Wheel Of Life

Travellers to different countries are familiar with the ‘samsara' – the wheel of life – depicted in textiles, pottery art, and folklore. The idea appears frequently in religious and philosophical texts of both India and ancient Greece in the middle of the first millennium B.C.E. Although the concept is firmly rooted in many of the older cultures, it is less prevalent in the contemporary, ‘Western' understanding of time.

This ancient concept implies that all species reincarnate or move from one body to another to enjoy lifetime after lifetime. There are countless versions of how this ‘re-cycling' takes place and some schools of thought suggest we move between and across species, while others, such as Brahma Kumaris, understand that we take birth only within our own kind. That is, humans will always be humans and elephants will always be elephants, and so on.

Across all cultures, it is widely understood that the experience of suffering and misery is a product of our own actions (karma), as are the beneficial states of joy, love and contentment. The choice is ours; the repercussions self-created.

Traditionally, the time wheel rotates through four eras, which typify the changing conscious state (of human beings in particular) at that point in time. As such, there is no beginning or end, just a perpetual link of action and reaction, the quality of which is in our hands (or, rather, our heads).

With the changing of seasons and the integrity of matter, the external form of the earth changes over time. The driving force behind this devolution is the human mind. The higher, pure consciousness manifests in a robust, verdant planet, while the lowest, impure consciousness produces a polluted, corroded state of existence.

When people live their daily life in the awareness of this time cycle, they keep the ‘big picture' in mind constantly, and stay attuned to the impact of their thoughts and actions on the course of time, and their personal quality of life. Standing at the mountain summit in this way, not only do they enjoy the panoramic view of life and stay wise as to when and how to move forward, but they also develop a deep respect for the variety in life and the right of anyone to act as and when they wish. The wisdom of ahimsa (non-violence) brings forth great detachment and compassion for the spiritual dignity of each one. Each one is the maker of his or her own destiny, and will move through all four ages over time before the return journey to the home of the soul.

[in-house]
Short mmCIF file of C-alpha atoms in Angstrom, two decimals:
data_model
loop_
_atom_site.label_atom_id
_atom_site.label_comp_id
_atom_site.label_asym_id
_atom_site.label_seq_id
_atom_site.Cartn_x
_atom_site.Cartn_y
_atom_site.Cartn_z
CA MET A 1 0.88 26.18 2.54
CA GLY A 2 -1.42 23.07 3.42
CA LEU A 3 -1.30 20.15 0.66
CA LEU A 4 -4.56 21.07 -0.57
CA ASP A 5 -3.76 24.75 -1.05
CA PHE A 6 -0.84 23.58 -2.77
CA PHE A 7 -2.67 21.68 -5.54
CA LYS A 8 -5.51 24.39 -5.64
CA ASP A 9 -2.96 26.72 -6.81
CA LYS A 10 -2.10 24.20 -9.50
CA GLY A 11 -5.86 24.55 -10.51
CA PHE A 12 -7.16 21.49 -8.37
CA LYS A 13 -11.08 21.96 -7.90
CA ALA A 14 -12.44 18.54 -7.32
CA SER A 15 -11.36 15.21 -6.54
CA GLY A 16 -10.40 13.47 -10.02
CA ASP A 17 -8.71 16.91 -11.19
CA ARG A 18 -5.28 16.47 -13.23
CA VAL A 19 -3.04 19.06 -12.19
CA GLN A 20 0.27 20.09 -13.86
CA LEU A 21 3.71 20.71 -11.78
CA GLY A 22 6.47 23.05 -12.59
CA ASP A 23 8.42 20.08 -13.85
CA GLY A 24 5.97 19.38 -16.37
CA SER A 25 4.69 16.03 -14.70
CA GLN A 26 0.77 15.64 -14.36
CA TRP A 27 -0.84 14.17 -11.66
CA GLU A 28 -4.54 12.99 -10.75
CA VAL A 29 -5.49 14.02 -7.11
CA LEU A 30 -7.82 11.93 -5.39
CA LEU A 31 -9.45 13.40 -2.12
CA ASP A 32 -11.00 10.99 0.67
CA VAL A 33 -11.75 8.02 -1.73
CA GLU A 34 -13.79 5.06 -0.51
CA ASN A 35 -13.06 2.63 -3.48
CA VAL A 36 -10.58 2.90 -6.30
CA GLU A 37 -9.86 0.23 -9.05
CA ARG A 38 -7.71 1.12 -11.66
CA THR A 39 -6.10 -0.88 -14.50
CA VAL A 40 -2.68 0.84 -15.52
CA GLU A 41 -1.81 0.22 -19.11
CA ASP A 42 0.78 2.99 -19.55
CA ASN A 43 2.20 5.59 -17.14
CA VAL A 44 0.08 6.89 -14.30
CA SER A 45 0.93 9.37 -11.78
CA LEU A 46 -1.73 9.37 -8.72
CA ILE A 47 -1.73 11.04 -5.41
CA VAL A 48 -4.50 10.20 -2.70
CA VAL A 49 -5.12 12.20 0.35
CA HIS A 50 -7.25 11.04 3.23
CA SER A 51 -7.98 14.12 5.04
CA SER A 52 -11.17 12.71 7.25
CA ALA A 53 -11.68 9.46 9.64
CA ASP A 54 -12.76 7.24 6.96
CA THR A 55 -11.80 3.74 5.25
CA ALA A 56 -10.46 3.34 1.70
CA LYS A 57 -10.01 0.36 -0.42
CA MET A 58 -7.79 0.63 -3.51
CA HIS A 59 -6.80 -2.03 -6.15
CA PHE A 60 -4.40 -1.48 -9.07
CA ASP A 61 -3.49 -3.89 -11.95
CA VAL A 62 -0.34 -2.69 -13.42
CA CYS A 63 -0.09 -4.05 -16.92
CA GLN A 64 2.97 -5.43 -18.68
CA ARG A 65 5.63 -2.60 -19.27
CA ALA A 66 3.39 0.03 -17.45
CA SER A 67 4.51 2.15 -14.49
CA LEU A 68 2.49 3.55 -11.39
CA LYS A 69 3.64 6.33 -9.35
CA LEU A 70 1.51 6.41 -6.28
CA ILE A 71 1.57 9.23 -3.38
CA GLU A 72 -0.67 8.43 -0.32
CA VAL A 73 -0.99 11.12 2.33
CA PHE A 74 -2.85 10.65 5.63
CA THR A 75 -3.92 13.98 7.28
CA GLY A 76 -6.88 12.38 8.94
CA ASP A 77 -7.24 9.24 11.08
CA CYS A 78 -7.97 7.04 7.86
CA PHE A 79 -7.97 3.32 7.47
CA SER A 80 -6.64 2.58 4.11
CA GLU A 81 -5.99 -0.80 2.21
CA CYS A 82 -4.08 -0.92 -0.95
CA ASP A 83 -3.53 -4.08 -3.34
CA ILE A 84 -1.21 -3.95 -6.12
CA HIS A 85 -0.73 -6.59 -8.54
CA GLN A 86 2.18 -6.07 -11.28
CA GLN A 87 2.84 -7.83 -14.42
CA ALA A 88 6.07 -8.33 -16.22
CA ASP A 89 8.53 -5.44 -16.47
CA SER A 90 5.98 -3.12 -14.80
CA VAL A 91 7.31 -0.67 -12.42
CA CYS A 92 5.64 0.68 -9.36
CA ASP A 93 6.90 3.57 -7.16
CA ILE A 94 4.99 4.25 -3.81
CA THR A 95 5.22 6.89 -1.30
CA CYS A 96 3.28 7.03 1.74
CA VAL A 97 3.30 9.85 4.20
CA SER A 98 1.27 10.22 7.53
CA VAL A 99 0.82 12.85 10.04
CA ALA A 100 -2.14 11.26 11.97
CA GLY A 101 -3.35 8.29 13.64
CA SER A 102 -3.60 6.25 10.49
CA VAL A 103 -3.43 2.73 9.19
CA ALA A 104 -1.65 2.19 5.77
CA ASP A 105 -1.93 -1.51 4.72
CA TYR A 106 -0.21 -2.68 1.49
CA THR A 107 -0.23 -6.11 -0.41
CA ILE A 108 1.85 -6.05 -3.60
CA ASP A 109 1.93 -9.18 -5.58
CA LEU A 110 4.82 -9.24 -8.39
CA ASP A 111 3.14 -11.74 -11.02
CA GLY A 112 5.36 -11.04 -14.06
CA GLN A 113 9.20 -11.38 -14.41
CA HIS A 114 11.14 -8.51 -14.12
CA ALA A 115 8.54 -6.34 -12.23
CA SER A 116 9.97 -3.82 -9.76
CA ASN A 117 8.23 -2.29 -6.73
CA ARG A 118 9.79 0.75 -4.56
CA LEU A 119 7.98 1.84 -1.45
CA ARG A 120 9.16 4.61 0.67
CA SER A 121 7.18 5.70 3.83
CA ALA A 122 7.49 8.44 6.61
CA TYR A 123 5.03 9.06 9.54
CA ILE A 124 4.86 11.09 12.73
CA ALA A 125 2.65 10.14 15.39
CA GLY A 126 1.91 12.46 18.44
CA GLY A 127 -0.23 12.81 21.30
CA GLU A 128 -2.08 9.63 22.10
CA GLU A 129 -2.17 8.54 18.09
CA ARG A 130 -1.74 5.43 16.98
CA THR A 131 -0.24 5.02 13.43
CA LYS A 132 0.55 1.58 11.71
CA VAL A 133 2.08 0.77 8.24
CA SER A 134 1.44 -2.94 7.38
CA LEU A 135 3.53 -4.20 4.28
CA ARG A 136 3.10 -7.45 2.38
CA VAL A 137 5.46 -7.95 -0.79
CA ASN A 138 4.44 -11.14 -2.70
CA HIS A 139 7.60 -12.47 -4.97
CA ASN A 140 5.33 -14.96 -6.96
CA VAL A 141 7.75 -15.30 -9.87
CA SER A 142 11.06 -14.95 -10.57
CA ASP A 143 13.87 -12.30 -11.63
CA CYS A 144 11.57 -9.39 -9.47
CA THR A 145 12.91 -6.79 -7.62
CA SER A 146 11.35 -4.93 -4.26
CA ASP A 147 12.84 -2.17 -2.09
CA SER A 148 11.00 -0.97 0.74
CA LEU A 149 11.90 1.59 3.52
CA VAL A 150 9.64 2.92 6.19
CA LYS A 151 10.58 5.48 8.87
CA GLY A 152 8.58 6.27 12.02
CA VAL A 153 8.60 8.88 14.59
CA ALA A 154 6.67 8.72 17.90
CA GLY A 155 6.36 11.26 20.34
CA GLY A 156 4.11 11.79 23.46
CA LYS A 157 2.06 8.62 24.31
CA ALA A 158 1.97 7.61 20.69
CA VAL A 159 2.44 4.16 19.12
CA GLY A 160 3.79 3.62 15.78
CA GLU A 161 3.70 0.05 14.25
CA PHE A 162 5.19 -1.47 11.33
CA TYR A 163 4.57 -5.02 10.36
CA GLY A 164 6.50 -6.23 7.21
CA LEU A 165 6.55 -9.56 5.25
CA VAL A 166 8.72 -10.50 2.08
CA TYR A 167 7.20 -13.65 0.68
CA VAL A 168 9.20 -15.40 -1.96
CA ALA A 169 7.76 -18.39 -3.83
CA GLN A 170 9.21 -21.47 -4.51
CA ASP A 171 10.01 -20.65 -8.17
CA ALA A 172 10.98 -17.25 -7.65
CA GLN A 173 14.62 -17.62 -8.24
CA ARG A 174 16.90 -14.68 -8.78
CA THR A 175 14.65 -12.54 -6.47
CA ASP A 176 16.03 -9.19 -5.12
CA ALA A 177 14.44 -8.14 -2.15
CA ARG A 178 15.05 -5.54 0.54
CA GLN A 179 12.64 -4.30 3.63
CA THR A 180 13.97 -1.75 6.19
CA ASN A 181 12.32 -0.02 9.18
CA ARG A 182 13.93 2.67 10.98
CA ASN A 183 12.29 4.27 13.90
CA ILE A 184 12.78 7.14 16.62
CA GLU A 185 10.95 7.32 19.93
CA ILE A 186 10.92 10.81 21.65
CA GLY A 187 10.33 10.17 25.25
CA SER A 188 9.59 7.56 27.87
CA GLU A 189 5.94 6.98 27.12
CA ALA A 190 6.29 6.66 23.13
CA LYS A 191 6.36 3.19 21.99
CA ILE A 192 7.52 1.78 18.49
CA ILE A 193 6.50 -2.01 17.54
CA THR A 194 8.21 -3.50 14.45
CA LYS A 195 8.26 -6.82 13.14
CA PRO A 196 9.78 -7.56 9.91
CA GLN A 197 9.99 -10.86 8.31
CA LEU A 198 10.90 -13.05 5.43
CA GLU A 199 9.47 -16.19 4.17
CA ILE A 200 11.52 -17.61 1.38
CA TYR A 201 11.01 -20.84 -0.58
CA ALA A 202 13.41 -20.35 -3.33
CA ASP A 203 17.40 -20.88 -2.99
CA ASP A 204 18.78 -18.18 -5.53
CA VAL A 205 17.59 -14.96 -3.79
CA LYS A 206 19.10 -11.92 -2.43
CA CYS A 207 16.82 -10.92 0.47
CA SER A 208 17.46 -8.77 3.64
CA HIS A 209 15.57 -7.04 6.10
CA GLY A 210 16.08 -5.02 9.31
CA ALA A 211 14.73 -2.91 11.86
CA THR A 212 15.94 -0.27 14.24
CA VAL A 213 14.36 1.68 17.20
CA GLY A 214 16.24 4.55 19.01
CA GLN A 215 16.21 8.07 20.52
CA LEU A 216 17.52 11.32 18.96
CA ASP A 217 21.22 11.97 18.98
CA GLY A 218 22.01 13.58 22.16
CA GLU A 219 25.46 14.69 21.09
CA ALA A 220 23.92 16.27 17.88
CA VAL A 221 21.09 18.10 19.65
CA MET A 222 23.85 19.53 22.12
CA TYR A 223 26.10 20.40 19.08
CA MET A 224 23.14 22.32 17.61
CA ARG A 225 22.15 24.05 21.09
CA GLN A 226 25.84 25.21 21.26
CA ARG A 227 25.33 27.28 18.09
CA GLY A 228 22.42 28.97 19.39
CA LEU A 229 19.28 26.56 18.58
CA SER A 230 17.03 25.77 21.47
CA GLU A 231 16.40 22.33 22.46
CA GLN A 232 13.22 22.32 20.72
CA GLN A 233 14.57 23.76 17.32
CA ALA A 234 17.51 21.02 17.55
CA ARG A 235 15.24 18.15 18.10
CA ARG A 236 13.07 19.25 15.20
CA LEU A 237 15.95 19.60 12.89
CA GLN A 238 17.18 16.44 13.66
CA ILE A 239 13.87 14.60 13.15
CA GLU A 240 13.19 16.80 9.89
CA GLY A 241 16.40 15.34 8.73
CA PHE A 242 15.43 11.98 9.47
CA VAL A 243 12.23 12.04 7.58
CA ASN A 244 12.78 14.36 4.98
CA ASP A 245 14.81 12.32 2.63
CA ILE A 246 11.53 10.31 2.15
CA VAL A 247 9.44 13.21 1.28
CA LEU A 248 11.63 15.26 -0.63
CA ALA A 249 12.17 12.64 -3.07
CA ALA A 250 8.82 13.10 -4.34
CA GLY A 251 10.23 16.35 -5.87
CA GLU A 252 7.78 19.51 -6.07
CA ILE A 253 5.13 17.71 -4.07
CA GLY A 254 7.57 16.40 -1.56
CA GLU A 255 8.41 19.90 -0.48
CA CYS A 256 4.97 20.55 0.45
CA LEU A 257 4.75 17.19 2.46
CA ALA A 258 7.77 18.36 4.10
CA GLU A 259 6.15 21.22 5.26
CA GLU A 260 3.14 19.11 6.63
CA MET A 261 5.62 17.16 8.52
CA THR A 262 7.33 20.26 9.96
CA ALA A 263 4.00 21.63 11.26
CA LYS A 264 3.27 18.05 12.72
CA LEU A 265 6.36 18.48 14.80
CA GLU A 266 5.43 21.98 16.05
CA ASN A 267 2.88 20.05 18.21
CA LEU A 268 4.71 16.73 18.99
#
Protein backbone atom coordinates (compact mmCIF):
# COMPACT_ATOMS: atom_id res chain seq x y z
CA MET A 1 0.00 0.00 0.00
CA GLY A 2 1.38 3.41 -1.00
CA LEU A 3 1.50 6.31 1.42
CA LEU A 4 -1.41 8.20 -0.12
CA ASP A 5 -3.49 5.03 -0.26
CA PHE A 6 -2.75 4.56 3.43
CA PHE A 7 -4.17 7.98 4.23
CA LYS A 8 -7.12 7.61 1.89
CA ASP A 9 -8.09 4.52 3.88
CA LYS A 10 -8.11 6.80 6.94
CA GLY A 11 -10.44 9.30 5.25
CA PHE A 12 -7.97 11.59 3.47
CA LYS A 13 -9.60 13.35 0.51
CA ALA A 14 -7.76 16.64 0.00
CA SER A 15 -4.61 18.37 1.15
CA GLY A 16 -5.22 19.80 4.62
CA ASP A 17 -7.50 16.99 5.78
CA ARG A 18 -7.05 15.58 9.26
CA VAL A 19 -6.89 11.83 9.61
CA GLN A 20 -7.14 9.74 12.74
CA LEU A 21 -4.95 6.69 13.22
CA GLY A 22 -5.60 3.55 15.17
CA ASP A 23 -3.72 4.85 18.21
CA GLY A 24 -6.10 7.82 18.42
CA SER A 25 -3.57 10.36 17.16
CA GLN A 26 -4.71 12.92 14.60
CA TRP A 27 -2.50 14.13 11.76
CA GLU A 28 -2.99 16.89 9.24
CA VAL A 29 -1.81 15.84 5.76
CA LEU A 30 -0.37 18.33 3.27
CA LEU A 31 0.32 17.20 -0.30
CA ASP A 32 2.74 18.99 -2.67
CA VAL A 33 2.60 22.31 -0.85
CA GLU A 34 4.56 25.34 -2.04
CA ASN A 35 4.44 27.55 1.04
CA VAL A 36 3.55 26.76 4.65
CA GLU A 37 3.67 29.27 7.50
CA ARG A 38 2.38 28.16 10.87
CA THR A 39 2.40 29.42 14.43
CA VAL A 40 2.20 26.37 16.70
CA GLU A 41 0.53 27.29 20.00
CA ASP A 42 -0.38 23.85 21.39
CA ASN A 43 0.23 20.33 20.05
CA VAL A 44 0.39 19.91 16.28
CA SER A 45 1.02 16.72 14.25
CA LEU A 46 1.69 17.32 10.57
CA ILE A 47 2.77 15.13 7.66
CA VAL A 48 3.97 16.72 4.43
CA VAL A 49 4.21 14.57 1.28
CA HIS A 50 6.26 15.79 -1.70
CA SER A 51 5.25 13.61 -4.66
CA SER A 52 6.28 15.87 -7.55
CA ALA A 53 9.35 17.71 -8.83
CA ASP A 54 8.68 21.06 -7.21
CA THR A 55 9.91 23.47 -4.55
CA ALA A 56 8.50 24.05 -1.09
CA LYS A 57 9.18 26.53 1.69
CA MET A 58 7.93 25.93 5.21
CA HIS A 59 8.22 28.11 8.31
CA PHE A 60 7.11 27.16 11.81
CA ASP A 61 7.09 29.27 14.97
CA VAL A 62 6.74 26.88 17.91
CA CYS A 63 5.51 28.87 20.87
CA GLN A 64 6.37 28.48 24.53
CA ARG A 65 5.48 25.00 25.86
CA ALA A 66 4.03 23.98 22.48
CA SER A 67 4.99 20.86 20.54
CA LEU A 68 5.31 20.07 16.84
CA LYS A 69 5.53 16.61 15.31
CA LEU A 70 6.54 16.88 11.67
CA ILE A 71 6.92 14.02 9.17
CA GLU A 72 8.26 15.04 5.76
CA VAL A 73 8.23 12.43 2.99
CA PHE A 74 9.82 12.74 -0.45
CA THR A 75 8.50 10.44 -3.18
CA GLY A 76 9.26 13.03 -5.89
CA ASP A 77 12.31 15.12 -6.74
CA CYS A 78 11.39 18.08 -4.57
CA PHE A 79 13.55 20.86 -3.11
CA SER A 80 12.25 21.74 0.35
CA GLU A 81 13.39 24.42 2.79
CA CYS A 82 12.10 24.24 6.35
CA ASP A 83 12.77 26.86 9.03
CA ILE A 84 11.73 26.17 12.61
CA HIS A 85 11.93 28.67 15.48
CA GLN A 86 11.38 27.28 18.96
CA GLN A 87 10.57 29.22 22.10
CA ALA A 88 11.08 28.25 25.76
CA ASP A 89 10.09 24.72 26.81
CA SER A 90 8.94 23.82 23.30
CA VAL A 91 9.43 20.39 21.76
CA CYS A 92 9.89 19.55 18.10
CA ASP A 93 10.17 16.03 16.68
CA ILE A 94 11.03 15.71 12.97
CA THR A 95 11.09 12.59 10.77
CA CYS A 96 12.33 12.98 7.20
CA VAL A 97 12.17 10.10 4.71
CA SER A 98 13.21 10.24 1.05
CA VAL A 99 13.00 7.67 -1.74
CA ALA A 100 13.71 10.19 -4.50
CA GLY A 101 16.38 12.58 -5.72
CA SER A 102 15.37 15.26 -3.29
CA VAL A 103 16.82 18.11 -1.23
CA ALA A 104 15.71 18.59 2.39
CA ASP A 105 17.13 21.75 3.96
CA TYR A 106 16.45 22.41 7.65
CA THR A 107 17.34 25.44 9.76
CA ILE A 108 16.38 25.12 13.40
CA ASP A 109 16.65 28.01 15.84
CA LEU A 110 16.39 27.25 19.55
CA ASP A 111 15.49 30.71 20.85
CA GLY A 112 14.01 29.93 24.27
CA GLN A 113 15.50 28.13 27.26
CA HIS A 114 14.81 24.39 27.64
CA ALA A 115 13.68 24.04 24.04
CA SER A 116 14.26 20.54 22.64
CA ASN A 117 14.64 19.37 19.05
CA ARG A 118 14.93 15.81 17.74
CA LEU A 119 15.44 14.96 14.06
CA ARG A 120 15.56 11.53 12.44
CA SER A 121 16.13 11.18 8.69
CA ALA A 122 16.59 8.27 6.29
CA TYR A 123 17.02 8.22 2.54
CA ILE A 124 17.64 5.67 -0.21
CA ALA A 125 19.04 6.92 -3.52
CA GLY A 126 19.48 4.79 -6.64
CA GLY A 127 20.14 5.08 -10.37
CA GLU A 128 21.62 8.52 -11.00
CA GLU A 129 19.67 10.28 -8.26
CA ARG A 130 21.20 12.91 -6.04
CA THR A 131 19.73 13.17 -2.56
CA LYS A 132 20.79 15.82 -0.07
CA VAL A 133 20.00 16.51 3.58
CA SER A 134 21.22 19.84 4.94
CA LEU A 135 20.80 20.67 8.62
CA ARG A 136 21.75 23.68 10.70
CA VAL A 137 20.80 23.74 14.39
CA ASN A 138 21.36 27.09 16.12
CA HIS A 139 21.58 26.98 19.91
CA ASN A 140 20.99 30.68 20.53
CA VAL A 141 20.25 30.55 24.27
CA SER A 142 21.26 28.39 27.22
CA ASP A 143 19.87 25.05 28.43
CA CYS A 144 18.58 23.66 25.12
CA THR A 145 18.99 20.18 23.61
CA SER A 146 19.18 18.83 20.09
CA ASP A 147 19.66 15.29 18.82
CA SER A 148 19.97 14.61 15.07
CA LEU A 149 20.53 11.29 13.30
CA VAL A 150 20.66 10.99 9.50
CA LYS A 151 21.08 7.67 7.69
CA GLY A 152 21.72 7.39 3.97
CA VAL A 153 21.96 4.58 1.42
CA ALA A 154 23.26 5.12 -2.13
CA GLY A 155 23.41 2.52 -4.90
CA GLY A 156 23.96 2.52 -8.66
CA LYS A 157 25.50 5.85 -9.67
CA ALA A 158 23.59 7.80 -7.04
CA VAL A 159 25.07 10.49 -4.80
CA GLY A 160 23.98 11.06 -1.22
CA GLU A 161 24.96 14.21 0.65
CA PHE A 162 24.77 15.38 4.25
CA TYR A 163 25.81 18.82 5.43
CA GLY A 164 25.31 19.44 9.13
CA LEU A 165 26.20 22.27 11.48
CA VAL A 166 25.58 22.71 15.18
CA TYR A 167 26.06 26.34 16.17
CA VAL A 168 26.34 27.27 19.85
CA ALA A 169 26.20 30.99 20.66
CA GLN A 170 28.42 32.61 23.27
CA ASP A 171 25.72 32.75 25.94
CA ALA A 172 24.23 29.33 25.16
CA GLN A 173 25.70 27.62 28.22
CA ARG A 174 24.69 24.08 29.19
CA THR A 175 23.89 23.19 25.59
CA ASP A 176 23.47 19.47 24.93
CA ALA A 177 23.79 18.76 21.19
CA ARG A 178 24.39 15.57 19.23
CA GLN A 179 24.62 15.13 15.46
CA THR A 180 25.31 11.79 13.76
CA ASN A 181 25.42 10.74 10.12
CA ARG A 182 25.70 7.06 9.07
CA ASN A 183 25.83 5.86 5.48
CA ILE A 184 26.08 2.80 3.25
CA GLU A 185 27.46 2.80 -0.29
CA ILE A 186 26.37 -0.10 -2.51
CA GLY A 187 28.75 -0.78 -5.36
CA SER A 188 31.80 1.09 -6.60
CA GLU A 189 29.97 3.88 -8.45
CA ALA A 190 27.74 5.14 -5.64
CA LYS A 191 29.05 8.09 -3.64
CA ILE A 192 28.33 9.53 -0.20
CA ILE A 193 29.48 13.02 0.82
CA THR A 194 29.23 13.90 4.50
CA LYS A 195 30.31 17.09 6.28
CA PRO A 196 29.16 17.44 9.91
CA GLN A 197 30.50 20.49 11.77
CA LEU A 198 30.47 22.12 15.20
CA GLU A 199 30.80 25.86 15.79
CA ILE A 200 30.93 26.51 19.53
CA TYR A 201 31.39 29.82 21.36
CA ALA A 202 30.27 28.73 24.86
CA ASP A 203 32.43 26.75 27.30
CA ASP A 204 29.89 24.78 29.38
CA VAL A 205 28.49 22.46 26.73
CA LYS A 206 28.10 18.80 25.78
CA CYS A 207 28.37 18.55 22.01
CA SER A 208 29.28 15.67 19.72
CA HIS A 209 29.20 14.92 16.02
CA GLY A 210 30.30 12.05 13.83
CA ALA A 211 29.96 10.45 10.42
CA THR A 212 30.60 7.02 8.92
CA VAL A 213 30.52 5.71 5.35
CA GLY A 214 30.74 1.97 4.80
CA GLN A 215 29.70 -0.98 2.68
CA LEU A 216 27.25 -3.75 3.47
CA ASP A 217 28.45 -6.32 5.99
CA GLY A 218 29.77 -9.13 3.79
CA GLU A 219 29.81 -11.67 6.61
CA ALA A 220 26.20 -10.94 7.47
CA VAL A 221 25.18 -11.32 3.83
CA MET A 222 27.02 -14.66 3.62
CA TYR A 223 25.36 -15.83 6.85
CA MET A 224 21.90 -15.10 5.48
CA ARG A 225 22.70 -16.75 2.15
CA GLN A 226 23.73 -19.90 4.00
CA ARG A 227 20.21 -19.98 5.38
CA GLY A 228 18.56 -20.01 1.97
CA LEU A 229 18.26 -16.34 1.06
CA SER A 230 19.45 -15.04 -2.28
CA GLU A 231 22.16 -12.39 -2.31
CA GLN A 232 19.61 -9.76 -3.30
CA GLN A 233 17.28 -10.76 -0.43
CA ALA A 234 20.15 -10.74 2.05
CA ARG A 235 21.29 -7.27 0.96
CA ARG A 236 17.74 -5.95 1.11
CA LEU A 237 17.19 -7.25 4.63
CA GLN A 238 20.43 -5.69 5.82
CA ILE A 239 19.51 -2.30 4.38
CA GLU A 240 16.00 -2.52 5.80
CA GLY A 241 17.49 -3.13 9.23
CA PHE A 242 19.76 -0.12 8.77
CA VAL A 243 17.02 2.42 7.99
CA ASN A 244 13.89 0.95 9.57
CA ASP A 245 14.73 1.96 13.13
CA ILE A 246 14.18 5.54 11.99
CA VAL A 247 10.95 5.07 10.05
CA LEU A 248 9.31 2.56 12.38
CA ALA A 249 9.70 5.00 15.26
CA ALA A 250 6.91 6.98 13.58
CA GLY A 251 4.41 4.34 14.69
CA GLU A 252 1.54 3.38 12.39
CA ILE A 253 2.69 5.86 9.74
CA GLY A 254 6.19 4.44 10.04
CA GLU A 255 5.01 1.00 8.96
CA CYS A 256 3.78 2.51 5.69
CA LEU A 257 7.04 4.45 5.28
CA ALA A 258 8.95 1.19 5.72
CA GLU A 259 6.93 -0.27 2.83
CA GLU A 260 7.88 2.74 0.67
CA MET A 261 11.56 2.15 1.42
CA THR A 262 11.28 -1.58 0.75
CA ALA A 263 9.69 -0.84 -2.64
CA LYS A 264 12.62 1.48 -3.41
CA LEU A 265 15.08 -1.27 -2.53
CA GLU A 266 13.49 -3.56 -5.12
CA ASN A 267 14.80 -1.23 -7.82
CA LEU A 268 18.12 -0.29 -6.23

Just as we say, "History repeats," so the time cycle repeats. That is a deep and detailed discussion in itself and you can explore the subject in the Raja Yoga meditation foundation course at your local meditation centre.

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Reflection on Infinity

A meditation exercise that will bring rest and rejuvenation to your mind.

 
Dadi janki
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…Finally, I mention Dadi Janki, the spiritual leader of the Brahma Kumaris, based on Mount Abu in Rajasthan, who, 20 years ago, when I was in my 50s and she was in her 80s—she is now 103—began showing me, through her love and compassion, that I, like everyone else, had spirit within me. When we act from that connection, it is good for each of us and for all of us. The vision that Dadi shares has inspired values-based educational programmes around the world in schools, with young leaders, and in the Brahma Kumaris institution."

Lord Stone speaking about Dadi Janki in the UK Parliament (House of Lords), responding to the report by the Commission on Religious Education Religion and Worldviews: the way forward, published in September.

Hansard, Monday 17th December, 6.55 pm